FOSS Enthusiasts: This article discusses the use of proprietary software and places it in a positive light. You have been warned. No angry emails please…
I strongly believe that Google has created one of the best operating systems designed with the everyday user1 in mind: Chrome OS. It is undeniably simple, reliable, easy to setup, and ships with several years of support before any form of EOL kicks in. Most new models have built-in support for the Google Play Store and Android applications, which is extremely helpful for application development and debugging.
Oh - Chrome OS devices also allow you to run Linux in a separate container alongside the main OS (on supported devices). You can’t complain about that!
Let’s take a quick look at some other positive features worth mentioning:
A handful of months ago I snagged the Lenovo Chromebook Duet when it was on sale for my wife. Since she mostly does all her work directly through an Android phone, I thought of this as a nice companion device. And indeed it was/still is.
In that time, I played around with the tablet myself to have a better grasp of the ecosystem and it’s obvious limitations. But a funny thing happened. I found that those “limitations” slowly started to disappear the longer I worked with the device.
So I decided to get my own Chrome OS device and snagged the Lenovo 10e Chromebook Tablet (on sale as well, of course).
Now, I know that your initial reaction is most likely: “Wow, those are pretty barebones specs” and you would be correct. But truly it’s all you need for this ecosystem to work. As cringe-inducing as it may sound, everything you plan to do on these devices should happen in the cloud. (Let’s take a moment to avoid vomiting in our collective mouths)
Instead of using just a few marketing buzz words, let me breakdown how I personally tailor Chrome OS to my needs as a designer / developer:
I feel like going into great detail explaining how to do basic, daily computing tasks is a little overkill here. Spreadsheets, word documents, Zoom meetings, streaming media, etc. all work as expected. You have the ability to use Google’s own web apps for these things or reach for other vendors such as Microsoft and Libre Office. Not being “locked in” to Google only software is nice and I appreciate the Chrome OS team being so flexible.
This one is a mixed bag and your own mileage may vary depending on your specific requirements. Personally, I use Github for almost all my main development work, so I utilize Codespaces. For those unfamiliar with the service, you are essentially running your Github repo in VSCode through the browser. It’s pretty impressive stuff.
If you happen to be a user who uses GitLab or BitBucket to store your project files, Gitpod is a similar product to Codespaces (which I’ve also used on occasion). This too works exceptionally well.
Some may not like this programming setup but for me it works great. If running code remotely isn’t your jam, you could always take a look at running VSCodium locally via Linux.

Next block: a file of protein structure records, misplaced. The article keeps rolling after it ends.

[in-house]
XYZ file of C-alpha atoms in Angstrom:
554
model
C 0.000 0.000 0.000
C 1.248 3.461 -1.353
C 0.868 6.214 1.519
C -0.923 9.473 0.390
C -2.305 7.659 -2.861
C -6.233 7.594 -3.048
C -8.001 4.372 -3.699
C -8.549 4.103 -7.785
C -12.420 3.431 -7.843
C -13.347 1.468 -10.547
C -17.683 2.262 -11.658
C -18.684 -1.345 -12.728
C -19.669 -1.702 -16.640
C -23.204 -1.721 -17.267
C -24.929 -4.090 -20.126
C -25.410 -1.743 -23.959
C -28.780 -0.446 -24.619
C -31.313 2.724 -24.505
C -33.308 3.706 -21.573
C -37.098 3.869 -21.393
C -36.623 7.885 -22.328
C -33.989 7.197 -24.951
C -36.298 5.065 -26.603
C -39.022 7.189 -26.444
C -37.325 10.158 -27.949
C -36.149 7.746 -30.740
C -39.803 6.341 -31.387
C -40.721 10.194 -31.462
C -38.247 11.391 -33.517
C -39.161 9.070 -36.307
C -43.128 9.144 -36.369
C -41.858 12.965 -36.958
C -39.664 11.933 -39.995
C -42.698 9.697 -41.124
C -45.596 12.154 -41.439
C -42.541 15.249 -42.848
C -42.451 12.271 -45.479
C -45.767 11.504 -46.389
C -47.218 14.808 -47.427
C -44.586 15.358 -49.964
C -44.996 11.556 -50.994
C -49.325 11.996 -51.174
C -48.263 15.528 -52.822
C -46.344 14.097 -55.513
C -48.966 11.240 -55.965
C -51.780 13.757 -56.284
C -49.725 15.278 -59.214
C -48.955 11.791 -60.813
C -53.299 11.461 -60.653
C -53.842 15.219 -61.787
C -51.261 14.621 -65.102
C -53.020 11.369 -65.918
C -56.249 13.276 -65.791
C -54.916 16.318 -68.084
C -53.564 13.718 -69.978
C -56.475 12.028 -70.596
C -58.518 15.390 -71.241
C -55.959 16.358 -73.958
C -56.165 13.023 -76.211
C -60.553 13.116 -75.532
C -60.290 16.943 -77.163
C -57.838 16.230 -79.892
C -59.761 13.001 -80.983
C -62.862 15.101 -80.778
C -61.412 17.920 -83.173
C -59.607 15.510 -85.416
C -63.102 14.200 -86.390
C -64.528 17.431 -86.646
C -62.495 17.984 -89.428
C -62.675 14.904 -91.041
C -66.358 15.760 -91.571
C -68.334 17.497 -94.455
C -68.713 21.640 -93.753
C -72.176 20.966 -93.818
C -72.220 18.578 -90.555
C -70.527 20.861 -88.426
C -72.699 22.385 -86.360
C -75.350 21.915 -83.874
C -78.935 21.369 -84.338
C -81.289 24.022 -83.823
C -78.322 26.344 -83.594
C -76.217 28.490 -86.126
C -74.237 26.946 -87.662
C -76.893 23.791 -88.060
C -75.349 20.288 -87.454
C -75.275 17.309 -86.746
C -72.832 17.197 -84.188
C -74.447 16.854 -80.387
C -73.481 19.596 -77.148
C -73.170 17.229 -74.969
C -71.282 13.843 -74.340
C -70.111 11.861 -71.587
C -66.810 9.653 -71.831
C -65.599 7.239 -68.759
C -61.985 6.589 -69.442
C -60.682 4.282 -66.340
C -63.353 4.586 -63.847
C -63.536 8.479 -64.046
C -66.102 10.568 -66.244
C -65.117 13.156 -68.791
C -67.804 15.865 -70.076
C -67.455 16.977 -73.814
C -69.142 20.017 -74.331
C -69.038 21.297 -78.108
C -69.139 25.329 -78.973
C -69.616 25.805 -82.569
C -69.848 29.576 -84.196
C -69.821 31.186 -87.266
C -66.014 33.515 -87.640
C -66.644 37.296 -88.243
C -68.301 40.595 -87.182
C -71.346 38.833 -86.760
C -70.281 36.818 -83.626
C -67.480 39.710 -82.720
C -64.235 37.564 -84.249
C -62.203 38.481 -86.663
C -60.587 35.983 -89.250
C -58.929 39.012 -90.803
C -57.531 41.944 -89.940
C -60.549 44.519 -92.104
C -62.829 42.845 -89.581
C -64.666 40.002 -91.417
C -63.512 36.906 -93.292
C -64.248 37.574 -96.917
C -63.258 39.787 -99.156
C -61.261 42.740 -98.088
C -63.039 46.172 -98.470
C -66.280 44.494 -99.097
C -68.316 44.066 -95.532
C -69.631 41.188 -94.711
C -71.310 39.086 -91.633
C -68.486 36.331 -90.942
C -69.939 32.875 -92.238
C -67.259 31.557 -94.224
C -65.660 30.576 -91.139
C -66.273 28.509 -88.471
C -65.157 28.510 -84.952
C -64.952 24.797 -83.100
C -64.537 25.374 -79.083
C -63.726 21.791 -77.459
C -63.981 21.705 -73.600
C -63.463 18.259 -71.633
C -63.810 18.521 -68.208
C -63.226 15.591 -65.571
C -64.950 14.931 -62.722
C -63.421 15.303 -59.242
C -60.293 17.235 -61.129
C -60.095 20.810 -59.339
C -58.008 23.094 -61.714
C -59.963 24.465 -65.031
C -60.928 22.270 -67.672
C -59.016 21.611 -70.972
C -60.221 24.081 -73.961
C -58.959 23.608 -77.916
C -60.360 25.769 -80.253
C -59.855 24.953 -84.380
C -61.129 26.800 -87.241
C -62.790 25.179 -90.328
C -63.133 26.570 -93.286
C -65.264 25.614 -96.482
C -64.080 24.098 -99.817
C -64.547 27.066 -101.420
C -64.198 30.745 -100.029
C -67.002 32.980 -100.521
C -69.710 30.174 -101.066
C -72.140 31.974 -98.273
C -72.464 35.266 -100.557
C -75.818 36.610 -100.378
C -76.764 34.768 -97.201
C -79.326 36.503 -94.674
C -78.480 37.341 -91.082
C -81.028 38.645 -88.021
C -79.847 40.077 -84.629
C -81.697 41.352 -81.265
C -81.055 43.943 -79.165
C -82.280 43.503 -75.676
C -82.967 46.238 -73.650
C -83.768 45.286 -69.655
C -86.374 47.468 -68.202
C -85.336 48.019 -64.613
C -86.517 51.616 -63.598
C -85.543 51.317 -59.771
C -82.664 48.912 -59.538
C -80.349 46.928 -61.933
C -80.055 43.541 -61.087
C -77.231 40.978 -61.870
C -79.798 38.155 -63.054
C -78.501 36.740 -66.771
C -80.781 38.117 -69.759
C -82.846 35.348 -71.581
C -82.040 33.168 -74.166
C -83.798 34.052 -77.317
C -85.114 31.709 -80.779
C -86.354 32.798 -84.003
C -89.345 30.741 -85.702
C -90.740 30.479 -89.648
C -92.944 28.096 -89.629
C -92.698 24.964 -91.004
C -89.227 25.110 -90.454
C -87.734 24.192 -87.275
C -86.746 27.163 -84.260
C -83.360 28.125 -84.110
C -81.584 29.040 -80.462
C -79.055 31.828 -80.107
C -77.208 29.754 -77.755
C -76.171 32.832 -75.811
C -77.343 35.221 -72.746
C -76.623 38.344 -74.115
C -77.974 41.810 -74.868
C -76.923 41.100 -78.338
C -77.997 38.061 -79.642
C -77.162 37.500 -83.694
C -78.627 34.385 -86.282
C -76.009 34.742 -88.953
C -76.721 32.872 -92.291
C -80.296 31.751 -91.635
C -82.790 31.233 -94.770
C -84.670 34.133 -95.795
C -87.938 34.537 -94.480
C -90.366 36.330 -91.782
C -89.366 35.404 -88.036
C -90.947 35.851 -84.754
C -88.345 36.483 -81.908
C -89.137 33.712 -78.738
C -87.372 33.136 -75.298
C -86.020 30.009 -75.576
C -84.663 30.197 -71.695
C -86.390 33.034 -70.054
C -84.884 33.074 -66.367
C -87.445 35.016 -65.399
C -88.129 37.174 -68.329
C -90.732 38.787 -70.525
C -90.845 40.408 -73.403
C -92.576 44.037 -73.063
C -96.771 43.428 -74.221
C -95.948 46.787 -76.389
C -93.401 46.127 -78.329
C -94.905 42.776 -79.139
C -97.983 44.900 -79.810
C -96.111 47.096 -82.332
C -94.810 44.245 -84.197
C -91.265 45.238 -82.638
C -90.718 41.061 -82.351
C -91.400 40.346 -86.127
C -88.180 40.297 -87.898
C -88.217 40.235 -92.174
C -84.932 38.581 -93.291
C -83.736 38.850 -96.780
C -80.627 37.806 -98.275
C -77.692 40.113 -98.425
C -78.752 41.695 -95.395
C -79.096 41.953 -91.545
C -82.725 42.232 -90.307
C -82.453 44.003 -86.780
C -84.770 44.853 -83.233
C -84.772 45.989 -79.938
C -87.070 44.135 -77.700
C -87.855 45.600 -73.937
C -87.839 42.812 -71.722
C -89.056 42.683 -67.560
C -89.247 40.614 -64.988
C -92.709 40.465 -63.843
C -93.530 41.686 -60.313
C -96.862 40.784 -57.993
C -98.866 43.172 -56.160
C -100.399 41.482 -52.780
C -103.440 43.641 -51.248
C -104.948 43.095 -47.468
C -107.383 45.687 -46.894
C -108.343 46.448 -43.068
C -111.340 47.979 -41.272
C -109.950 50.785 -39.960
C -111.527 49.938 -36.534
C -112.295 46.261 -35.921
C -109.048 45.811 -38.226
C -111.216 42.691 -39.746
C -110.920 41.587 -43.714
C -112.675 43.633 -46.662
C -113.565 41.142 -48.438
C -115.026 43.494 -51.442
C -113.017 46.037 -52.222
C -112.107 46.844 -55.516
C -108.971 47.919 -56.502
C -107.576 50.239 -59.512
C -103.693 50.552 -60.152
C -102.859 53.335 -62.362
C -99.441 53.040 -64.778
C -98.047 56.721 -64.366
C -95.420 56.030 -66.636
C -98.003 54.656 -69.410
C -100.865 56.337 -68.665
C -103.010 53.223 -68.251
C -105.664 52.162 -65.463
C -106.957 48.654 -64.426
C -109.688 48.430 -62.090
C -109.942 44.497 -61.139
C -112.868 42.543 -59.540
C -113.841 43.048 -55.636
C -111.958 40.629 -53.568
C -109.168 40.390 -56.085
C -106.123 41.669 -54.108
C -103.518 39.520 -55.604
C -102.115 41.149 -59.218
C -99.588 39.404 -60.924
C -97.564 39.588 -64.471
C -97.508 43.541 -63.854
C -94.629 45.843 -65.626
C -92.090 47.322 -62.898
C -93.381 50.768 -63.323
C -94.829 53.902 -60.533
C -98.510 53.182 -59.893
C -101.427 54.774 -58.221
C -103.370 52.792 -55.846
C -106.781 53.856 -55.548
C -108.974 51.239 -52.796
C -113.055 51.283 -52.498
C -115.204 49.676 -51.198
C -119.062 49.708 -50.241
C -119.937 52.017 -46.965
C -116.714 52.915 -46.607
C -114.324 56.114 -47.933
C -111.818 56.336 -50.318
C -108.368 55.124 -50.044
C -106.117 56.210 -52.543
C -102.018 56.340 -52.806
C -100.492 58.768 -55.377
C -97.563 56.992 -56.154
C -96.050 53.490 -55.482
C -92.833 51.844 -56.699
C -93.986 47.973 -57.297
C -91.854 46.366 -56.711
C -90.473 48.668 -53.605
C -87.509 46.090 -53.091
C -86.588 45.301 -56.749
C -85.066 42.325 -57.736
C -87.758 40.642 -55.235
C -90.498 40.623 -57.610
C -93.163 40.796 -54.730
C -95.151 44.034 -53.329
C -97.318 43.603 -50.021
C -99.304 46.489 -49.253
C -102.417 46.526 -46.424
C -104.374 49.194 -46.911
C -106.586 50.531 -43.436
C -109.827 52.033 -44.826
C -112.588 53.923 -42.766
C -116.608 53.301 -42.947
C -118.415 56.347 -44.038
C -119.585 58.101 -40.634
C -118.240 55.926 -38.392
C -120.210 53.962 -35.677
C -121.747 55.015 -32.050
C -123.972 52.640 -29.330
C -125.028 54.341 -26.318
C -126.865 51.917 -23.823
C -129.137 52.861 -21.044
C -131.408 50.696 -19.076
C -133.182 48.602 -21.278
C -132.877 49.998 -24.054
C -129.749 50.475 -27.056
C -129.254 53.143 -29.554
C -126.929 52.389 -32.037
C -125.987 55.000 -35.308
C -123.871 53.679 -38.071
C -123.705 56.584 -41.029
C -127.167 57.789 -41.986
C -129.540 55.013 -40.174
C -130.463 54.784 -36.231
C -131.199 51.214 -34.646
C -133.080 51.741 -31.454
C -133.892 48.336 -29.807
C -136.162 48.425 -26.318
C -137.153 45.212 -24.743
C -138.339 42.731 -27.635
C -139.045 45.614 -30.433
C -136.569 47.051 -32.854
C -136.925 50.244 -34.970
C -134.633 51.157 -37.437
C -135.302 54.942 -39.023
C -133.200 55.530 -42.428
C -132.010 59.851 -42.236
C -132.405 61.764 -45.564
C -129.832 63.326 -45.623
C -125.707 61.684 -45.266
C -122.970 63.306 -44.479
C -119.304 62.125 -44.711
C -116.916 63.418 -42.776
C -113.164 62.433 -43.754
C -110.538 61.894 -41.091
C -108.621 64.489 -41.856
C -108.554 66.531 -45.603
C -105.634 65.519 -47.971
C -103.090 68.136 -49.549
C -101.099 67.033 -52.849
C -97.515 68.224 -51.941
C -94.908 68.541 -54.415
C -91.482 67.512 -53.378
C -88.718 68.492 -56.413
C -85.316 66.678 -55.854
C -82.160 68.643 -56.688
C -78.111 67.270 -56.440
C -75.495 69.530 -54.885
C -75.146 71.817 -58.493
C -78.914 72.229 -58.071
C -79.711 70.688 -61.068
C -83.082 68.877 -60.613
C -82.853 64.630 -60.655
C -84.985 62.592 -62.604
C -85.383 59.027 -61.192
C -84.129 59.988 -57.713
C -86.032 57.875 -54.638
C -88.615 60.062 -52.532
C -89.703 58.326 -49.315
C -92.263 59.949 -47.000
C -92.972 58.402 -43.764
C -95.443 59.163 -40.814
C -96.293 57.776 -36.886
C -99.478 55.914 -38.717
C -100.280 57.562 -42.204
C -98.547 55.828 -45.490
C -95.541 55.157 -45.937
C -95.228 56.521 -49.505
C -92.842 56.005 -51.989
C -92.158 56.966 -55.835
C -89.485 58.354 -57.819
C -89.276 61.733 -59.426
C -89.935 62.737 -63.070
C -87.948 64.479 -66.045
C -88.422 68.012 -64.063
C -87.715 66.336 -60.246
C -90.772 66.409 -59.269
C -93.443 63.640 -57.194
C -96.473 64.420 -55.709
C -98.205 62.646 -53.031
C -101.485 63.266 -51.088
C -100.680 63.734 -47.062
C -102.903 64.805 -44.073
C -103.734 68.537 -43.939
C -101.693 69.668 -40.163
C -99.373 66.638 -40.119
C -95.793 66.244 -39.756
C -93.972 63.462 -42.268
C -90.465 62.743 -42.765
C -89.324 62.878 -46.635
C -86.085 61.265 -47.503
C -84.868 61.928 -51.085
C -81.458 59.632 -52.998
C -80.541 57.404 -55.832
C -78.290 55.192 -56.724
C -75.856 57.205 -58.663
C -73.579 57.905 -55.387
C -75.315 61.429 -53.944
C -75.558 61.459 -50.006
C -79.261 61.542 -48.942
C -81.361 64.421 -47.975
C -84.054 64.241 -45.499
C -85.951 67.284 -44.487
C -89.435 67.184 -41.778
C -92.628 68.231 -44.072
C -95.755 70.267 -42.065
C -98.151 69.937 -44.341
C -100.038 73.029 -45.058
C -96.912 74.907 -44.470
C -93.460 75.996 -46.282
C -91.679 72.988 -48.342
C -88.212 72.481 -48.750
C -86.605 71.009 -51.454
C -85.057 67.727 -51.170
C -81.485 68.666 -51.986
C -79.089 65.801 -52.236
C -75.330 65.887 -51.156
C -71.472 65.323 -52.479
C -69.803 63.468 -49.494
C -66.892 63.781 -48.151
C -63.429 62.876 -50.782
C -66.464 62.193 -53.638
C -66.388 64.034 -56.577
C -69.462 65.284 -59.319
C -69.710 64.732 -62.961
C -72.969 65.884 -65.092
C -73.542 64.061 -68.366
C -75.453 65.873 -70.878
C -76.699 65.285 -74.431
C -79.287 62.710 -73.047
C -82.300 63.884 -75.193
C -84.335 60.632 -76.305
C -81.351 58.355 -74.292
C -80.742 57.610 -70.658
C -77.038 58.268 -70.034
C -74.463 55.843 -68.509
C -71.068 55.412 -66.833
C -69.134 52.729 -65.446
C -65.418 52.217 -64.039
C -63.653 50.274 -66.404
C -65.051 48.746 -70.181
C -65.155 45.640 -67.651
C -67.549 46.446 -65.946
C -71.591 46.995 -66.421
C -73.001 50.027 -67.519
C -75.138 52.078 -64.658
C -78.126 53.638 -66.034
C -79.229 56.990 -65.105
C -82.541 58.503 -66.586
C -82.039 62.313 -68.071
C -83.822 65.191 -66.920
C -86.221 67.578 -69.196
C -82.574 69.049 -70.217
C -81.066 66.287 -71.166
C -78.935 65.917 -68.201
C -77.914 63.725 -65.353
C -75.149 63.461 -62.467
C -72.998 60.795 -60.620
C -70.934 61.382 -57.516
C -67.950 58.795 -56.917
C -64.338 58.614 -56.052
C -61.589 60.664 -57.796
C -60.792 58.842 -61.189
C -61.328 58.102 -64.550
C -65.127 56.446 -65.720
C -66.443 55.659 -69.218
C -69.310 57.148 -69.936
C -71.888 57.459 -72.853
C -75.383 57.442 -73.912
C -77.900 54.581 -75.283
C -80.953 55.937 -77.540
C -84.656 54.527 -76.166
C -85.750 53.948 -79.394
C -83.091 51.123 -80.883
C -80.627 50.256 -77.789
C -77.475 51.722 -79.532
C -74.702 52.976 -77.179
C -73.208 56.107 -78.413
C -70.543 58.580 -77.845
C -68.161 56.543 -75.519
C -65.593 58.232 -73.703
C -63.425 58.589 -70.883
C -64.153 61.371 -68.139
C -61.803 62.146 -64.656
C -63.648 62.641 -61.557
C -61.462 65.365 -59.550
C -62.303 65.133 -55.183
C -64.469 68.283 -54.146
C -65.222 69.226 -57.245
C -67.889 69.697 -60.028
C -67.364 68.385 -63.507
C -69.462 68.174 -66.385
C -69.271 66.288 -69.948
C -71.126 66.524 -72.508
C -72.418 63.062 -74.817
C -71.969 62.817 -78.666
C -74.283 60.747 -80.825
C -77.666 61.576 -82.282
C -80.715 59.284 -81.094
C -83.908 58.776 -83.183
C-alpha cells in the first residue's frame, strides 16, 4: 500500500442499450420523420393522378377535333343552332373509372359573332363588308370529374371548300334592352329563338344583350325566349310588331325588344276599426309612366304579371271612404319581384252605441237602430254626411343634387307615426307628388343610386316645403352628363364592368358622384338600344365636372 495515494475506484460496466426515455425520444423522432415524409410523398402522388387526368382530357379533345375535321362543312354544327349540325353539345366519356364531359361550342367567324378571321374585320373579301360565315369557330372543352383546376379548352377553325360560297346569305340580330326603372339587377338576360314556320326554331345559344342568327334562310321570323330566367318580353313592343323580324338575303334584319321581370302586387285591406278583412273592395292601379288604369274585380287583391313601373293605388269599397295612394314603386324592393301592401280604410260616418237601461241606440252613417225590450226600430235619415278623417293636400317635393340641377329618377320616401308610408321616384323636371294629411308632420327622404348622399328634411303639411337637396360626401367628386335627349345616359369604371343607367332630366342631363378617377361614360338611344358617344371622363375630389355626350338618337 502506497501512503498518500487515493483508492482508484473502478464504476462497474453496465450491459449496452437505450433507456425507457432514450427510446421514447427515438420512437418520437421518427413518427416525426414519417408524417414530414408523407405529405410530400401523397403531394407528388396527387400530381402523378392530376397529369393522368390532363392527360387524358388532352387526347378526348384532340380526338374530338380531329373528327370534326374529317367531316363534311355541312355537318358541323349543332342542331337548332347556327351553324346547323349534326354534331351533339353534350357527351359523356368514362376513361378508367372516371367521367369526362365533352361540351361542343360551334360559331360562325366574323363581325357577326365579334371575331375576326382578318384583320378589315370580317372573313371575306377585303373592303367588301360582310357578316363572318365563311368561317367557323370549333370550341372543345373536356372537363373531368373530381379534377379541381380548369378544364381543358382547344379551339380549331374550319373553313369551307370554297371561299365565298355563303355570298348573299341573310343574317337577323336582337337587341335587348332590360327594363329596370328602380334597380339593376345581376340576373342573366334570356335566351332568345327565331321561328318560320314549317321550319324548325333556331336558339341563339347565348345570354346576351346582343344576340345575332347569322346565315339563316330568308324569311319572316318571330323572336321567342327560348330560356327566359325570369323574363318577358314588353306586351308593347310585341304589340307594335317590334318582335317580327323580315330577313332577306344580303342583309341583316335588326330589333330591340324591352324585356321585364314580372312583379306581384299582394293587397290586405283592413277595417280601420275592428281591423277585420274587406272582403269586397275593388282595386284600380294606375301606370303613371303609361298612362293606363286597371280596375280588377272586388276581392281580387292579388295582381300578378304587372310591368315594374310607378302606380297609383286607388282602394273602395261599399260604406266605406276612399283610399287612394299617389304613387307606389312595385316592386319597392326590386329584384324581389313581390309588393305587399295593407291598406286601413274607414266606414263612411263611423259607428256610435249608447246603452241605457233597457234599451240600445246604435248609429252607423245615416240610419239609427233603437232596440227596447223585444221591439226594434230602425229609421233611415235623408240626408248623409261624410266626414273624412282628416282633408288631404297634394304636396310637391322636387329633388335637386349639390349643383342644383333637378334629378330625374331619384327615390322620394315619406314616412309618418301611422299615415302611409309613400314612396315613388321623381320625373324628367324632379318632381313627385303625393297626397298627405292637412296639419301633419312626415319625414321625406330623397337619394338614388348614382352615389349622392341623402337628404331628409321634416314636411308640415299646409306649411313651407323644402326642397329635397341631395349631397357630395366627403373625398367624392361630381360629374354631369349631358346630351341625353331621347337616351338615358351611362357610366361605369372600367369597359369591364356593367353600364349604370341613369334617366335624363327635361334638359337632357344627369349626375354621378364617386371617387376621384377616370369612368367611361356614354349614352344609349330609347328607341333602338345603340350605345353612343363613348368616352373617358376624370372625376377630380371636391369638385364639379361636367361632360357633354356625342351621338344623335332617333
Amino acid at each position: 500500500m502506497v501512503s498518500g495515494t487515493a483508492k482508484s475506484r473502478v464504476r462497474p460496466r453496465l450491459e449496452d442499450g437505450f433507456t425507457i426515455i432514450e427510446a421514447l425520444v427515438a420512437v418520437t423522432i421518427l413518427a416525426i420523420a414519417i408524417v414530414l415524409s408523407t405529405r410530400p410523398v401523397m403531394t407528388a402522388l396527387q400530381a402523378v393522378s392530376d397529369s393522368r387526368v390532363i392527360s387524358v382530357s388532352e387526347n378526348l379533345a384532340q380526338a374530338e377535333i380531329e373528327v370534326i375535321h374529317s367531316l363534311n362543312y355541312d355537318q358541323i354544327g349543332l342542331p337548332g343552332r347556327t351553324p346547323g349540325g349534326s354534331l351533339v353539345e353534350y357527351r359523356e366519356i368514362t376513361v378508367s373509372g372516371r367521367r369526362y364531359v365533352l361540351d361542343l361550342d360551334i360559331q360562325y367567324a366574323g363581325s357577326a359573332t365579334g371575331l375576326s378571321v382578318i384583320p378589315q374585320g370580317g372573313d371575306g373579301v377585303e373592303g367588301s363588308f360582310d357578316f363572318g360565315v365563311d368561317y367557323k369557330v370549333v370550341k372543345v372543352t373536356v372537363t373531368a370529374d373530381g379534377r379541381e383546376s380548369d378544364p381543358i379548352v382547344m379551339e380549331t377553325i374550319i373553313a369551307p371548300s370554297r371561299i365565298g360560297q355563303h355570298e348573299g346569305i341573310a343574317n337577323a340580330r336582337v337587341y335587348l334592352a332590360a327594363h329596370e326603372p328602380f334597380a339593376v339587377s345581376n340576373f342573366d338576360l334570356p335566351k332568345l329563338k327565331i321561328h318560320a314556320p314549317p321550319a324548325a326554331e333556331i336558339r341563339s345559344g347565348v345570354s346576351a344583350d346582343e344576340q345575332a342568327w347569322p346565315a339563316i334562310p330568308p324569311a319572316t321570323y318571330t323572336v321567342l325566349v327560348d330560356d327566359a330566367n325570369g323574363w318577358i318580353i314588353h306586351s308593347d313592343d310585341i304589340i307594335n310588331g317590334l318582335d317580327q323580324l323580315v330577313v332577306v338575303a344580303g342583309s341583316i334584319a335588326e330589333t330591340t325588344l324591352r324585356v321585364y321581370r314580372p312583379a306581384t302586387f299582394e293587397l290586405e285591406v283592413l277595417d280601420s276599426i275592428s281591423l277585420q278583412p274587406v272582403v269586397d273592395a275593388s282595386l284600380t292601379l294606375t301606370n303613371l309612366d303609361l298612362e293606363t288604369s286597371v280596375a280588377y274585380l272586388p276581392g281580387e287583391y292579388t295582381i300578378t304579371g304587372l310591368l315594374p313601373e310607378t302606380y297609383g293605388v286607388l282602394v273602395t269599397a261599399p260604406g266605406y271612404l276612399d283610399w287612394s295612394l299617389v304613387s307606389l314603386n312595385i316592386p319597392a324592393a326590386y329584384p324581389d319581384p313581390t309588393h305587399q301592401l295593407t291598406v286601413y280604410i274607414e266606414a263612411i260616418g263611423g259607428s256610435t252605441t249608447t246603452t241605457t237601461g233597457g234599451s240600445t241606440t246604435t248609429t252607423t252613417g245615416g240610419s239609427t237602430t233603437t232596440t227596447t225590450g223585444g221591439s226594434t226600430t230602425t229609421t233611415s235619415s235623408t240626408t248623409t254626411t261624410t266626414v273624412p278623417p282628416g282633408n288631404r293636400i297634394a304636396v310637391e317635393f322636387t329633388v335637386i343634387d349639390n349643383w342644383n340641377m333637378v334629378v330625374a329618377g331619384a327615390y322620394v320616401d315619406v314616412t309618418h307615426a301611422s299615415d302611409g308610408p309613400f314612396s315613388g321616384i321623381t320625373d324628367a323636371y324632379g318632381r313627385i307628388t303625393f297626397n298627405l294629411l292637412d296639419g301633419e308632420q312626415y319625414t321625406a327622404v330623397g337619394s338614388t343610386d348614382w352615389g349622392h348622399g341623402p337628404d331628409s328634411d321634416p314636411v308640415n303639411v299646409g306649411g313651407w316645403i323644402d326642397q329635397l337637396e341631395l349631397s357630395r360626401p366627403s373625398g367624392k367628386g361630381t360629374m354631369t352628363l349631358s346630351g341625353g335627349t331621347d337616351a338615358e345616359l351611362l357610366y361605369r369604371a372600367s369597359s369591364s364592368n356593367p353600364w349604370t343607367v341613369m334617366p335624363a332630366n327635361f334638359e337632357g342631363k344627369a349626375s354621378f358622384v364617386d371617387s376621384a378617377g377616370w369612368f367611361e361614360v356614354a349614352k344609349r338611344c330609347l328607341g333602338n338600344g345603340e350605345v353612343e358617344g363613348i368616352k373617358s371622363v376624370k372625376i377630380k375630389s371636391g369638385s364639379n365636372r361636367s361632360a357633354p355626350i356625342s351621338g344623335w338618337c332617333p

There is quite a bit of flexibility yet again in this category. Personally, I tend to use Figma almost exclusively as my main design tool. The best thing about Figma? It runs directly in the browser. A perfect fit for Chromebooks3.
I do still open up Gimp periodically for photo-specific work. It runs in it’s own Linux container and it chugs along smoothly, even with only 4GB of available memory. If all else fails, one could simply use something like Photopea to keep everything working through the browser (if Linux isn’t your cup of tea).
Those of you in love with MacOS specific apps like Sketch - I can’t help you here. You’re pretty much stuck with Apple’s ecosystem.
There are other options (that we will get into) but the main gaming champion here is Stadia. No contest4. So long as your internet speeds are over 10mbps, of course. I use garbage satellite internet (counting down the days for Starlink to become available here…) with an average speed of 18-20mbps and Stadia runs like a dream. Even wirelessly. Now pair this with the portability of a Chromebook device and you’ve got yourself a beefier Nintendo Switch (kind of).
You also have solid secondary options like GeForce Now and Microsoft’s xCloud (beta) for an even larger catalogue of games. Not to mention the ability to play a lot of Android games natively on Chromebooks that support Play Store applications.
I can already hear the screeching across the interwebs: “Wait - this is Google! They are literally Satan in disguise! No one can possibly use products from that evil mega corporation”. And while I agree with the sentiment, I think going down this pure, 100% elitist approach to software just doesn’t work with the everyday casual user. Not to mention the large swath of developers/designers screaming “Google is bad!” while working off an Apple device…
Hell even I, a fairly vocal advocate for open source software and privacy, can see the great benefits to using Chrome OS as a daily driver.
Testing out Chrome OS with your non-technical friends and family could help reduce a lot of headaches found in more “popular” systems. That doesn’t mean advanced users have to switch over - use what works the best for you. For my immediate family members and social circles, I have nothing but positive things to say about Chrome OS.
I have no crystal ball to see what the future of Chrome OS holds - but it looks pretty promising to me.
“Users” referring to those mainly using their devices for word documents, spread sheets, media consumption, programming, messaging, minor interactivity (no heavy video or production editing, etc) ↩
These updates go mostly unnoticed as well - compared to that of MacOS or Windows… ↩
Your mileage may vary depending on how much RAM you have on your device ↩
Although, Stadia’s current game selection leaves a lot to be desired ↩
As always, I'd love to read your feedback in my public inbox!